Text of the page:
Thursday, April 14, 2011

The Paint Factory

For months now I have carried a stack of ripped out pages from Maisons de Campagne magazine and color samples from The Little Green paint company trying to fine tune the perfect shade to paint each of the rooms in the house, including variations of the chosen hue for trim, moldings, built-ins and doors. 

"This time, I'm really going to do it right," I think to myself as I pour through even more examples of the perfect French country decor. I have purchased and painted samples on the walls of every gradation of "gris suede" and similar grey/blues that Arlette suggested as well as the creamier, french linen whites and offwhites that are so fresh and inviting. I've  contemplated if I should try a lime, ochre, or tea-stain technique that I have read about on various websites and decorating books. And Hank and I have discussed (and argued un peu) on whether the texture of Venicien plaster would work best in the hallway and warrant the additional time it would take to apply.

To me, this is truly going to be the most rewarding part of the renovation because it will have such an instant effect and best of all, paint is cheap. Except of course in France. I'm not sure why, and I really ought to look this up, but most of the local DIY stores charge about 50 euros for 2.5 litres (about 1/2 a gallon). With todays exchange rate, that's just under $150 a gallon! And seeing that we're going to need beaucoup gallons, but do not have beaucoup d'argent ($$), I've been researching online and asking the locals where they buy their paint. 

Most people recommend Brico Depot or Leroy Merlin in Bordeaux and we have bought some paint at Brico that was more in the 30 euros per 1/2 gallon range. Better, but still not great. Then, we heard about a little place outside of Bergerac called The Paint Factory. 
"You can get about 5 gallons for 50 euros," said a British expat we recently met. Now, that's what I'm talking about and I then proceeded to take about 3 weeks just to find the damn place. First time we tried to go by memory off just her verbal description; the second attempt, I actually printed directions from which were mainly effective in getting us lost (again) causing each of us to blame the other as we drove in circles (literally) around each and every round-about in Bergerac.  But of course, the third time was the charm with Caleigh by my side giving me directions and voila, I finally found the bloody Paint Factory.

I swear that the sun rays appeared to shoot down through the clouds and I heard angels sing, I was so flippin' happy. As we walked into the warehouse, I could see hundreds, probably thousands of huge containers of beautiful paint. Since the only sales guy was helping someone else, Caleigh and I proceeded to look around and try to locate the color samples so I can match my inch-thick paperclipped magazine pictures to them. Only problem was, there wasn't a sample chart anywhere and the only thing remotely close to one was a large 6' x 4' board with 8 colors on it. This surely couldn't be it. There was so much paint in this place.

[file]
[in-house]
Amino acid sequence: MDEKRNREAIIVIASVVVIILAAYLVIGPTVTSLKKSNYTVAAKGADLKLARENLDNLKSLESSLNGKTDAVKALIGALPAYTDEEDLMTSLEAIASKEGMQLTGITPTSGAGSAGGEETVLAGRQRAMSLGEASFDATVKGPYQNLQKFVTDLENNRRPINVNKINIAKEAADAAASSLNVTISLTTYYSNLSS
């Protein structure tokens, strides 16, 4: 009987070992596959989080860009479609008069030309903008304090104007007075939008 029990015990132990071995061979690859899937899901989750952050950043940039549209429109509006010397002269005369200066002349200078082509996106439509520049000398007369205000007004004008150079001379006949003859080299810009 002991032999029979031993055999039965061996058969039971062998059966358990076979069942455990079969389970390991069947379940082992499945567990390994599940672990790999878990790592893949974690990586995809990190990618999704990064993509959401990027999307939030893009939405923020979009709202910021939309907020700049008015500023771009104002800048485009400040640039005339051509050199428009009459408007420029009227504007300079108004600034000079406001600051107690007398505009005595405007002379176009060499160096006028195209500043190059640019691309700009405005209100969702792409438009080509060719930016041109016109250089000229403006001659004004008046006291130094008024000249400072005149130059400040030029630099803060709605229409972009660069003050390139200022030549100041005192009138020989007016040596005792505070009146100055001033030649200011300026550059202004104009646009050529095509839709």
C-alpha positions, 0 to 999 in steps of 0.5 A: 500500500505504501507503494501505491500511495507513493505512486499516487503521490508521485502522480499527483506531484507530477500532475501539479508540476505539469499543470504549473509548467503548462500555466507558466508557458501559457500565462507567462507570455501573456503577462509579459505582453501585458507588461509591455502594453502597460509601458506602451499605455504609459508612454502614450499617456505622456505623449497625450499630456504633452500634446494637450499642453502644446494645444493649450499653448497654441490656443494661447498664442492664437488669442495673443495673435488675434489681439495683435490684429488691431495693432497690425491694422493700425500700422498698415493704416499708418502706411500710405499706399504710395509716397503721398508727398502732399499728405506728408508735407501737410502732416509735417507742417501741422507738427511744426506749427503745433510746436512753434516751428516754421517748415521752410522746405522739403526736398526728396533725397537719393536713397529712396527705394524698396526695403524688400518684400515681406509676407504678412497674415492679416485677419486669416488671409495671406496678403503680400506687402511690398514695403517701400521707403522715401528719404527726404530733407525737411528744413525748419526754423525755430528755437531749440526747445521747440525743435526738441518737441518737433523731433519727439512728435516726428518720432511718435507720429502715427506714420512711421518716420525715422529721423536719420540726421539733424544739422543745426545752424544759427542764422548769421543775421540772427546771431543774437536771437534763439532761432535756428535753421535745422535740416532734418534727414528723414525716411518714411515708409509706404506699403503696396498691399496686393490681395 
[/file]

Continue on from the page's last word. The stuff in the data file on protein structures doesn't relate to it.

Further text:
By this time I'm wondering if there was possibly a different, special, "french" method of selecting paint that I'm not privvy too yet. Maybe they are just super hi-tech and the samples were on the computer? And then, part of me started feeling a bit awkward as more and more professional painter types had walked into the store and I contemplated just going back to Bricomarche and speak to the nice bilingual sales person and pay the 50 euros for 1/2 gallon. But hell, we were here and I just couldn't leave now without attempting to buy some paint. Once the sales guy was finished with the previous customer, he walked up and asked if he could help us.  My brain, obviously wiped out from making a dentist, an orthodontist AND a Prefecture's appointment earlier in the day in French went completely blank and I turned bright red and barely managed to sputter out that I was looking for paint samples. Caleigh jumped in and saved me and after seeing how embarrassed I was, the nice, and I should add, attractive salesman, kindly steered me into his office and away from some of the now smirking customers. He then explained that they did not have color samples other than the 8 shown on the picket fence example which included peche (peach), abricot (apricot) and vert d'eau (pastel type green that I'm almost sure the previous owners bought here to paint the hallway).

"You're kidding," I thought but did not say to him. "Oh, okay...then I'll take one 2.5 liters of satin Ivorie please," needing to buy something after all this effort and knowing that we could probably use it somewhere in the house for trim.

And so that's where we're at. My mom arrives later today and thank God she's great with color and can help me with translating the shade closest to the ones in my pictures when we go to Brico Depot next week to hopefully finally buy some paint.

1 comment:

  1. Try Stic Uno paint, which comes in large 15 L. container. Good paint and not expensive, around 10 Euro per litre. Unless you want Eco-paint, more expensive.